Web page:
We examined the effects of adipose triglyceride lipase (ATGL) on the initiation of atherosclerosis. ATGL was recently identified as a rate-limiting triglyceride (TG) lipase. Mutations in the human ATGL gene are associated with neutral lipid storage disease with myopathy, a rare genetic disease characterized by excessive accumulation of TG in multiple tissues. The cardiac phenotype, known as triglyceride deposit cardiomyovasculopathy, shows massive TG accumulation in both coronary atherosclerotic lesions and the myocardium. Recent reports show that myocardial triglyceride content is significantly higher in patients with prediabetes or diabetes and that ATGL expression is decreased in the obese insulin-resistant state. Therefore, we investigated the effect of decreased ATGL activity on the development of atherosclerosis using human aortic endothelial cells. We found that ATGL knockdown enhanced monocyte adhesion via increased expression of TNFα-induced intercellular adhesion molecule-1 (ICAM-1). Next, we determined the pathways (MAPK, PKC, or NFκB) involved in ICAM-1 up-regulation induced by ATGL knockdown. Both phosphorylation of PKC and degradation of IκBα were increased in ATGL knockdown human aortic endothelial cells. In addition, intracellular diacylglycerol levels and free fatty acid uptake via CD36 were significantly increased in these cells. Inhibition of the PKC pathway using calphostin C and GF109203X suppressed TNFα-induced ICAM-1 expression. In conclusion, we showed that ATGL knockdown increased monocyte adhesion to the endothelium through enhanced TNFα-induced ICAM-1 expression via activation of NFκB and PKC. These results suggest that reduced ATGL expression may influence the atherogenic process in neutral lipid storage diseases and in the insulin-resistant state.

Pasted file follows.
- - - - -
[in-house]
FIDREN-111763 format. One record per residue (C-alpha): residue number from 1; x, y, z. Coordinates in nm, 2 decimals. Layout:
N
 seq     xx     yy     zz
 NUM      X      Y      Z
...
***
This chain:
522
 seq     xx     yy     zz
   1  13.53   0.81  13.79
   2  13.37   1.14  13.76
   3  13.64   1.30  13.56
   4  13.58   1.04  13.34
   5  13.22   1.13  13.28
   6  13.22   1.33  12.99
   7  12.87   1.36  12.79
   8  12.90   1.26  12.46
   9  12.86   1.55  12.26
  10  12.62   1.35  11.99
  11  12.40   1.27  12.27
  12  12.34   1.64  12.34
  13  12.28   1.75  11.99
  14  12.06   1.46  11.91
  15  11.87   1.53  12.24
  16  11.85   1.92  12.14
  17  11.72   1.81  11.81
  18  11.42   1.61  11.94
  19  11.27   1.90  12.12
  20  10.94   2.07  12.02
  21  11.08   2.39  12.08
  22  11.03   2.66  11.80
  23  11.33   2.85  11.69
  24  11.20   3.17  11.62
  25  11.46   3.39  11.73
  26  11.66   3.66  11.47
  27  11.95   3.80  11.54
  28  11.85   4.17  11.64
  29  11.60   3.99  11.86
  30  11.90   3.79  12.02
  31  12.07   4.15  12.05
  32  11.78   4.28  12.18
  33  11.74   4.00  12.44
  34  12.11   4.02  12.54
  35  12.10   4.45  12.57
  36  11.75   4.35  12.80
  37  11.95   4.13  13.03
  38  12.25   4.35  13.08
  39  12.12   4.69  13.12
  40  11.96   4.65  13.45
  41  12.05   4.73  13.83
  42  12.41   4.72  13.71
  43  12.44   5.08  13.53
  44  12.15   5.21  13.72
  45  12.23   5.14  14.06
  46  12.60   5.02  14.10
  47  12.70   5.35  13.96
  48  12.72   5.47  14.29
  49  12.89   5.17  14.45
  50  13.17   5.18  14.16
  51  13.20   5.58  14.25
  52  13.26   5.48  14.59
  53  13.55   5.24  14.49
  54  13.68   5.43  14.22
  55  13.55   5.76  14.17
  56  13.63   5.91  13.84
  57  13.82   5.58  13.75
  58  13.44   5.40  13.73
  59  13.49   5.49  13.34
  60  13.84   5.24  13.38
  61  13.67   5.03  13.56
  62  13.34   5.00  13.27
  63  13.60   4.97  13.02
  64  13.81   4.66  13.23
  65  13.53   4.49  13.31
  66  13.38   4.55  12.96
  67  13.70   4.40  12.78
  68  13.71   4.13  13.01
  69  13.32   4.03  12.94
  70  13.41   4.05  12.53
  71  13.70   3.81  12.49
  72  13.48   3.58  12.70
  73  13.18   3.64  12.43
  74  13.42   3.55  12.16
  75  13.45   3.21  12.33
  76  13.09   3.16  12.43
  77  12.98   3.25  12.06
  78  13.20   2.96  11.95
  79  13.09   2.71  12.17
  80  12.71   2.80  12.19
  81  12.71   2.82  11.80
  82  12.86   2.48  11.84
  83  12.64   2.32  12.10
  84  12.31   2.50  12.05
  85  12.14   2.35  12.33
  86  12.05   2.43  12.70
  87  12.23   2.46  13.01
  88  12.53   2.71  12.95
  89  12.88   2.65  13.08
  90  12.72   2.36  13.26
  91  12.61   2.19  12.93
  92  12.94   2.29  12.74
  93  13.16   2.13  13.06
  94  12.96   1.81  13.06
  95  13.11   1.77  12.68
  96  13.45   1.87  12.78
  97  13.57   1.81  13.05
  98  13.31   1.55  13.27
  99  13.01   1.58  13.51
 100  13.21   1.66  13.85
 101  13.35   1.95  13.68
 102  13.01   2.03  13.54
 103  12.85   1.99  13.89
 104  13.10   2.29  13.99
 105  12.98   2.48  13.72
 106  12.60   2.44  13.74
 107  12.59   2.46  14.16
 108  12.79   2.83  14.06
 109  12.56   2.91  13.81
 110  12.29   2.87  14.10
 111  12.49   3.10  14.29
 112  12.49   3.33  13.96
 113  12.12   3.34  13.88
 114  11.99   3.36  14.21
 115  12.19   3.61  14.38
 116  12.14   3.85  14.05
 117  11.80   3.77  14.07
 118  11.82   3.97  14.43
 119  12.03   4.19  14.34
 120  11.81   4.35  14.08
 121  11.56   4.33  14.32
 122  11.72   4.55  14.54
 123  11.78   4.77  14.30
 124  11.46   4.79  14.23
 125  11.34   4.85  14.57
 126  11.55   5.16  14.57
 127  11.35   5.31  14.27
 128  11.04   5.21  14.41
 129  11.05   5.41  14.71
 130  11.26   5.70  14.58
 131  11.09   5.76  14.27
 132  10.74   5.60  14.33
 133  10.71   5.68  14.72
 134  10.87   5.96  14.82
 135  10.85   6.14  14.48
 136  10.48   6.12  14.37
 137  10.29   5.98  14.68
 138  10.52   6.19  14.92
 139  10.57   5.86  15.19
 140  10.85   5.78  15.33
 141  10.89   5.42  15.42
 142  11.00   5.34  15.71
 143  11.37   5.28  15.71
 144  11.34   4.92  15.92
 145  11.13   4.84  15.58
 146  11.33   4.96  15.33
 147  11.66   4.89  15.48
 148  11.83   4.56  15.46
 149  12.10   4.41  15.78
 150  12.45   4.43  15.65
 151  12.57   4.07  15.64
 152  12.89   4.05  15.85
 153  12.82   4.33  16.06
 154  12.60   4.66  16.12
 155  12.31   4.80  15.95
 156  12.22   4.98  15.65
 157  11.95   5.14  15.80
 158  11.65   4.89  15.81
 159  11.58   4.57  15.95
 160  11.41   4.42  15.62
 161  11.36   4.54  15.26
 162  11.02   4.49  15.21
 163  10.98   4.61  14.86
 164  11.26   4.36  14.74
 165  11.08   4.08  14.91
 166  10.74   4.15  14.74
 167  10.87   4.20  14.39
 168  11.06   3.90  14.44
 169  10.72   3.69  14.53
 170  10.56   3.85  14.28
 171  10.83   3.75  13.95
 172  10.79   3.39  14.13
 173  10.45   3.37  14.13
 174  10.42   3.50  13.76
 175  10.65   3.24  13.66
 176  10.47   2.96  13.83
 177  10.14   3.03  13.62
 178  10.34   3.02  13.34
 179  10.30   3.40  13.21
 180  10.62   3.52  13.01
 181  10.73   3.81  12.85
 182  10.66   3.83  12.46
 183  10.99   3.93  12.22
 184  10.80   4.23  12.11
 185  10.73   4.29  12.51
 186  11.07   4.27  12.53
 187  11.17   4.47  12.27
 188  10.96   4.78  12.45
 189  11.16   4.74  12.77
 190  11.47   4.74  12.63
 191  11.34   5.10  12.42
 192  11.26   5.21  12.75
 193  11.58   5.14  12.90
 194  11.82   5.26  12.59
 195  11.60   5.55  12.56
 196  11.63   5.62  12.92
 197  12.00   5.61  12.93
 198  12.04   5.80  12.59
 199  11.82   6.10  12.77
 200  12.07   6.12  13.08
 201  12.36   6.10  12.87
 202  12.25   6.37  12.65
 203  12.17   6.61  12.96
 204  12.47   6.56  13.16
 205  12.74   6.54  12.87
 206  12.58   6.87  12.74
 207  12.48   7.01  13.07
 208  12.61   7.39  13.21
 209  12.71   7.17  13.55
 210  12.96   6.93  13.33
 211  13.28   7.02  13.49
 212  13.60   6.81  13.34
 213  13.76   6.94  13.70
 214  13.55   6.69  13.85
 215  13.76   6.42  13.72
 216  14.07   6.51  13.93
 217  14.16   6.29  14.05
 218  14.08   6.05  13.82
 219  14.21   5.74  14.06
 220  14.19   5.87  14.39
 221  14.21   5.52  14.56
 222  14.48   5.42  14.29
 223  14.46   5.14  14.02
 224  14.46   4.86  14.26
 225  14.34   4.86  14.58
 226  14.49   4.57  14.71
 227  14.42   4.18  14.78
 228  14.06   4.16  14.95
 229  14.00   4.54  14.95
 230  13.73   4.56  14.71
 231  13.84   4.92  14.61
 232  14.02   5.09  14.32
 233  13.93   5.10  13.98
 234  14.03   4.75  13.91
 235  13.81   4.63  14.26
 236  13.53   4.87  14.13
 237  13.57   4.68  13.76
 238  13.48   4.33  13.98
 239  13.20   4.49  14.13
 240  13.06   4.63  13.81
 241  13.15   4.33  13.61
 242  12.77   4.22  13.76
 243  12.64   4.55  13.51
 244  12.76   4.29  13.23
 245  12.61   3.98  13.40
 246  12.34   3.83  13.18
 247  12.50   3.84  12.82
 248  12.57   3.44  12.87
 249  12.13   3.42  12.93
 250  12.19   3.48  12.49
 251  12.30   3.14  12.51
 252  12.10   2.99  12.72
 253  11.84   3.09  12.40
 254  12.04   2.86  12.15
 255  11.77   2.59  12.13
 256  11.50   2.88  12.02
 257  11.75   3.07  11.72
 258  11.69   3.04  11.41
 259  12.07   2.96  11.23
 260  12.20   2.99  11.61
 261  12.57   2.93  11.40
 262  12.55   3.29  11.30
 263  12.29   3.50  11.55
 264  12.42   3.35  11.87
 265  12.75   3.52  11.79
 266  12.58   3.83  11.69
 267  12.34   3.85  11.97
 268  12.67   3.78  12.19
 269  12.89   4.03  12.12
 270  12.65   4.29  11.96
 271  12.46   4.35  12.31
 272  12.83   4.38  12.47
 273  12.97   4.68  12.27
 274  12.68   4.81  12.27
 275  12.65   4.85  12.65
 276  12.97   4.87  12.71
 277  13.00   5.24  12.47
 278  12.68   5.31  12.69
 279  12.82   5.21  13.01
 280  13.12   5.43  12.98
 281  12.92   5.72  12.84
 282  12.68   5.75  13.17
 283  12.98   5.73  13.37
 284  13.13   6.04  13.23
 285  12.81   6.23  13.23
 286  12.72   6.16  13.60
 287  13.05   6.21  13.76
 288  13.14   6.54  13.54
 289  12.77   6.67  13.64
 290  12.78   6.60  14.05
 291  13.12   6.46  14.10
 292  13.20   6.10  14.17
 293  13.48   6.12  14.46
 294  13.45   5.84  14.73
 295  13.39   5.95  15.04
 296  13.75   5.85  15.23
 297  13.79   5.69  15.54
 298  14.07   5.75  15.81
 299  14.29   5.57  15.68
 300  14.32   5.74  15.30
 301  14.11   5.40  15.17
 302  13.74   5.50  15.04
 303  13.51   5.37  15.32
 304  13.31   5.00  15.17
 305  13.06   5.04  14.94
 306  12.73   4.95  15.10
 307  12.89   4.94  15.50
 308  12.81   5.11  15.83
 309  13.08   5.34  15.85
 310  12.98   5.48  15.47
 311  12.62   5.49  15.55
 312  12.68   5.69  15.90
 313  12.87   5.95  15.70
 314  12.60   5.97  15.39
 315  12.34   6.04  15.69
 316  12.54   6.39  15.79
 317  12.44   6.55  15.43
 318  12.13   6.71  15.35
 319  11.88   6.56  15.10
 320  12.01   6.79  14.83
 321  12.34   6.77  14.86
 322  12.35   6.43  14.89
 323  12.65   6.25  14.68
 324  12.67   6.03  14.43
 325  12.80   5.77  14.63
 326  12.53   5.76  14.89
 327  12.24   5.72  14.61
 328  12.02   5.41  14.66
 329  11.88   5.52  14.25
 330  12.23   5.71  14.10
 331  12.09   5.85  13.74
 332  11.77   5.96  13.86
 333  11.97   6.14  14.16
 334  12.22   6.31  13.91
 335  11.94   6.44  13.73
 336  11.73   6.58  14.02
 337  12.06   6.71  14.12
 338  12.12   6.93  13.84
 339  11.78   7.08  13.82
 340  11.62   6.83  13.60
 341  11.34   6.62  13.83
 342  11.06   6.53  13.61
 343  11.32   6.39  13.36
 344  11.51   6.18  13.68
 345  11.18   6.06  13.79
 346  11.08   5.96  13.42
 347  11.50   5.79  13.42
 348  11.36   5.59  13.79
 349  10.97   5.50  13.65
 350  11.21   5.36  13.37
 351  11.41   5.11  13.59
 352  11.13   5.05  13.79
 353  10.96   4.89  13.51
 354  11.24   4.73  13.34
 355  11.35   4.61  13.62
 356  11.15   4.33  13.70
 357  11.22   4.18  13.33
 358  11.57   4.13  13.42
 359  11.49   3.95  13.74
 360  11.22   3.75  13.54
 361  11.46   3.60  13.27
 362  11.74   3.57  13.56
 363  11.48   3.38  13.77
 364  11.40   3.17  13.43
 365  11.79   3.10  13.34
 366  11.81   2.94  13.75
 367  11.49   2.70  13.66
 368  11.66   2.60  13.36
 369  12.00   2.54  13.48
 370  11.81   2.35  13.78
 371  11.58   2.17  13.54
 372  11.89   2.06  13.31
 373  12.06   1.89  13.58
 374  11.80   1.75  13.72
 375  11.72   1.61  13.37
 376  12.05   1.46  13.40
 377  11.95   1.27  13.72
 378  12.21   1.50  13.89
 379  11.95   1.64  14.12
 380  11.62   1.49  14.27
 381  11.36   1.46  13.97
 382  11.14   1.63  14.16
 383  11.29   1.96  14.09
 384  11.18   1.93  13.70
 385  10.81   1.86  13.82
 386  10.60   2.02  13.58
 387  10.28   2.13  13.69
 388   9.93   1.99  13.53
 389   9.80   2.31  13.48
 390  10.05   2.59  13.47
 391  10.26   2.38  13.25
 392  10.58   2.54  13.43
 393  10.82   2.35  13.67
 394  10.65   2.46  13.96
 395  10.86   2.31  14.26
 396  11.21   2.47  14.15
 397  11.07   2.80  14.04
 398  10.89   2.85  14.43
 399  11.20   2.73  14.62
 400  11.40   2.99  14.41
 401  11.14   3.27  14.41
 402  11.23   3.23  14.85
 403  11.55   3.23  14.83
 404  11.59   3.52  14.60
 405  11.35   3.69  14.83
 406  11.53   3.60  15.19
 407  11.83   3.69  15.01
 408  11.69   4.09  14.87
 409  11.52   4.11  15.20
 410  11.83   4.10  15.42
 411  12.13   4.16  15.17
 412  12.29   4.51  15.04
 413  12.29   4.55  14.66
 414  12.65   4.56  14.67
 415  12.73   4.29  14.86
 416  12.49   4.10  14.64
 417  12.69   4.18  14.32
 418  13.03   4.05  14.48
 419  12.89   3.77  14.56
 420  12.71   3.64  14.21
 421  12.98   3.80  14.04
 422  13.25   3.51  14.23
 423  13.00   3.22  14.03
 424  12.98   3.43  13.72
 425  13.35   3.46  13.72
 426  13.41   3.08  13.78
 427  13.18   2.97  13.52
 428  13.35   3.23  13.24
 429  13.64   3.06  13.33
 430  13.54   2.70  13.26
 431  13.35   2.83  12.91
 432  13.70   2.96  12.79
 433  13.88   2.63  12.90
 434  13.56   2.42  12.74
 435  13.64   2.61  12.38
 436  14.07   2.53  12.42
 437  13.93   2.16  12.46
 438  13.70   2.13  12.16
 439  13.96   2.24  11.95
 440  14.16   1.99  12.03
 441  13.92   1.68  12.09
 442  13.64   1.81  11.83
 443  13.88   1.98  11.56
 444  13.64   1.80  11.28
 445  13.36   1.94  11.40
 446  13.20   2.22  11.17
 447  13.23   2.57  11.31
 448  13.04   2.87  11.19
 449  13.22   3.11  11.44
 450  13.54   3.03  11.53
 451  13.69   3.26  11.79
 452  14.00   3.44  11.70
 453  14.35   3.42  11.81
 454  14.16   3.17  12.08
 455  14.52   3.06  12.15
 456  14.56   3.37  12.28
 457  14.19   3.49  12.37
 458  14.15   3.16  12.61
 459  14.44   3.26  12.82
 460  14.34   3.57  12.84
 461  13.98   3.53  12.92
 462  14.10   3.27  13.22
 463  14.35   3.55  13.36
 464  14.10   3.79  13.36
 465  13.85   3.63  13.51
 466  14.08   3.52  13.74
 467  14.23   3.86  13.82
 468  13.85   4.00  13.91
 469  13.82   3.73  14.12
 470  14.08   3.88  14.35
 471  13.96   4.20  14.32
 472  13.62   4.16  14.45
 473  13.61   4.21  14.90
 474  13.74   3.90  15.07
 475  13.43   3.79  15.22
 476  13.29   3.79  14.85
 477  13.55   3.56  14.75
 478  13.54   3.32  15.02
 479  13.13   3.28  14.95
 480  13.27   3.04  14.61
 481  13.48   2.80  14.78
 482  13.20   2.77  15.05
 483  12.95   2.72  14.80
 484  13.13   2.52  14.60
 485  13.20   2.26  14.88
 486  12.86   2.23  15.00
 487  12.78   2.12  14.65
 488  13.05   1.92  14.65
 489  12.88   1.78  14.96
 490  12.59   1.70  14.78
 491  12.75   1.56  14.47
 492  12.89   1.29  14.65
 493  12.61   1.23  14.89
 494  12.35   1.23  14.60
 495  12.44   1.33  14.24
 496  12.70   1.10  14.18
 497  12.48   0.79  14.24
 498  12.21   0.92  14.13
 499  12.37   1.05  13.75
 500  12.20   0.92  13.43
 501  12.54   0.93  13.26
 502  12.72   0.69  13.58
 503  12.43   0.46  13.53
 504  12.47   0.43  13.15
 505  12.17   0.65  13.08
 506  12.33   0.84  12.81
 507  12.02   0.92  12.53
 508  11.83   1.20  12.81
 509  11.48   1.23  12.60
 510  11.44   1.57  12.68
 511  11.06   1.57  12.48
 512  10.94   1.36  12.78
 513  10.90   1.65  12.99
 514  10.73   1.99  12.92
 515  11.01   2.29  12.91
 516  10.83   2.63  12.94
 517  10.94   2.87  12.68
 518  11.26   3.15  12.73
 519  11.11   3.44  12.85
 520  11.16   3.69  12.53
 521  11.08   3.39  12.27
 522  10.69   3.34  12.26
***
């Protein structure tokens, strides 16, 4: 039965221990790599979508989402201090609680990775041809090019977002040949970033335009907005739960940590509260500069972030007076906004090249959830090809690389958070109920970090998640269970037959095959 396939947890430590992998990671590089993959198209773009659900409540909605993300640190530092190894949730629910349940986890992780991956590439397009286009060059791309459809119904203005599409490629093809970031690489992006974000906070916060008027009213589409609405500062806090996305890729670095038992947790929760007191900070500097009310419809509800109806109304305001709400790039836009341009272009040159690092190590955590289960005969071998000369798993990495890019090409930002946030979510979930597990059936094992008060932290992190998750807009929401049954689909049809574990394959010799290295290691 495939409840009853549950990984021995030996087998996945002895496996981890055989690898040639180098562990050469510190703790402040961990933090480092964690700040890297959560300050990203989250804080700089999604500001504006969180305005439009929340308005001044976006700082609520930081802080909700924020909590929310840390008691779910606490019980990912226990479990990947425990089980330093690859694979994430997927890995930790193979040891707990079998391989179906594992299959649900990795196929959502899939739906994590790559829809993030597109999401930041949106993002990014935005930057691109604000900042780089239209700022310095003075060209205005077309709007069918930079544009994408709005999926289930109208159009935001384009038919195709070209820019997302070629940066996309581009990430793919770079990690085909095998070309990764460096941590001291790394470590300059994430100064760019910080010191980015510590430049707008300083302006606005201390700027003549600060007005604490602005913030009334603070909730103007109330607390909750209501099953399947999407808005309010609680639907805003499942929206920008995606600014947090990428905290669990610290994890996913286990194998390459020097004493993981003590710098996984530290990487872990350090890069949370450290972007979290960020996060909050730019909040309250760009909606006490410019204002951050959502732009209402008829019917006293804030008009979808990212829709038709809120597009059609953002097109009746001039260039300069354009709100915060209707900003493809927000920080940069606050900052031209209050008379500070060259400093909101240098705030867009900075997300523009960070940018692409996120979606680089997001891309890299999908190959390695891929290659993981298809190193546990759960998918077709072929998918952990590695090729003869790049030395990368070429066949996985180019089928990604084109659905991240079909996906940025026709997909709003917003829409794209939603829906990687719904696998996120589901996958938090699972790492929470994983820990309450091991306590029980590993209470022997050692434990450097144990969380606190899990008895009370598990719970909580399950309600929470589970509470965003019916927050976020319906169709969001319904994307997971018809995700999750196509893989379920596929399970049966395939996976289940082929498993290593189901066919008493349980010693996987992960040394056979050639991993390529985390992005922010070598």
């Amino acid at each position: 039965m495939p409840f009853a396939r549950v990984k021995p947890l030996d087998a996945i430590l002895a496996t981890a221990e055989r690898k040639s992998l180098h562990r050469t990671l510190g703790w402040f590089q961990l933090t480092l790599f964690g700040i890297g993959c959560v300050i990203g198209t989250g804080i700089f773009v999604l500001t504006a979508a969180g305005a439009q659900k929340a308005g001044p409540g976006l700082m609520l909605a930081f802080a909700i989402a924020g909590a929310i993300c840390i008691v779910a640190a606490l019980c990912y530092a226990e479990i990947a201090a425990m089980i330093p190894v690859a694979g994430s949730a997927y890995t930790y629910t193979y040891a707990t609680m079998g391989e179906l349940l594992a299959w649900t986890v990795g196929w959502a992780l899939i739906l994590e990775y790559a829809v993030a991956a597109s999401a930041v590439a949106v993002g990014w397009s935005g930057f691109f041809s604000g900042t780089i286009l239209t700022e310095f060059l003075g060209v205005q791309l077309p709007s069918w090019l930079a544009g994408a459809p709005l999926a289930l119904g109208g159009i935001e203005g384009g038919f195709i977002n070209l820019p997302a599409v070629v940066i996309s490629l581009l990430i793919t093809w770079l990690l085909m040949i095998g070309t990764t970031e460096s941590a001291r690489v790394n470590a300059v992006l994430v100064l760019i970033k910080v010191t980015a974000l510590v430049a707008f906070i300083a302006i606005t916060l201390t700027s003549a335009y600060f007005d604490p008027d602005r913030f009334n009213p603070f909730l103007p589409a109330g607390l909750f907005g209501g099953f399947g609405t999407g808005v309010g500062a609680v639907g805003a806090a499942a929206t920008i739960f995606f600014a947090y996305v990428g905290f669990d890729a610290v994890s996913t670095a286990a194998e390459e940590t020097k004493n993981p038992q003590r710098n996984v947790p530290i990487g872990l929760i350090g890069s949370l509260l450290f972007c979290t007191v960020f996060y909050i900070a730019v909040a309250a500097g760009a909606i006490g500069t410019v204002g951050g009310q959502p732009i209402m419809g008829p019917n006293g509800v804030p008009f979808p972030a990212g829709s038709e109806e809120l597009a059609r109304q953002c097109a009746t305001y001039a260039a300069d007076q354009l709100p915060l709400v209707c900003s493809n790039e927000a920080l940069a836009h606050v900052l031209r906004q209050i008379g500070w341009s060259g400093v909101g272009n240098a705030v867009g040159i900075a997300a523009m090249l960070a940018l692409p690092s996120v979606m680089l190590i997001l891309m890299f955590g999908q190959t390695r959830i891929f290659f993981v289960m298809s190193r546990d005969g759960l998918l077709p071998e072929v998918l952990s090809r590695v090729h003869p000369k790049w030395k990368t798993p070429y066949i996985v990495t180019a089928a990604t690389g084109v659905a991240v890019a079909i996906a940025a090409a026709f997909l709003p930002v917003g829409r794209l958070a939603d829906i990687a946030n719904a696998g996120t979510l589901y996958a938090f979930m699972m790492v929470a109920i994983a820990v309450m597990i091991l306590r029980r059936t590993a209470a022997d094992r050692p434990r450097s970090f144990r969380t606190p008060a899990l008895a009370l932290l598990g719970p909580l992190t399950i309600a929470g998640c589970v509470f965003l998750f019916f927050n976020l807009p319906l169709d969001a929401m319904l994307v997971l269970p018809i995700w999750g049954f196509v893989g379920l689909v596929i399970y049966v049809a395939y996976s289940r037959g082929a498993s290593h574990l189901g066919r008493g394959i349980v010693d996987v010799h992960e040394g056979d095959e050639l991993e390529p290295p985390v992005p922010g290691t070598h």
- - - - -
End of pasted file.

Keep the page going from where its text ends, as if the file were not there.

All Science Journal Classification (ASJC) codes
- Molecular Biology
- Cell Biology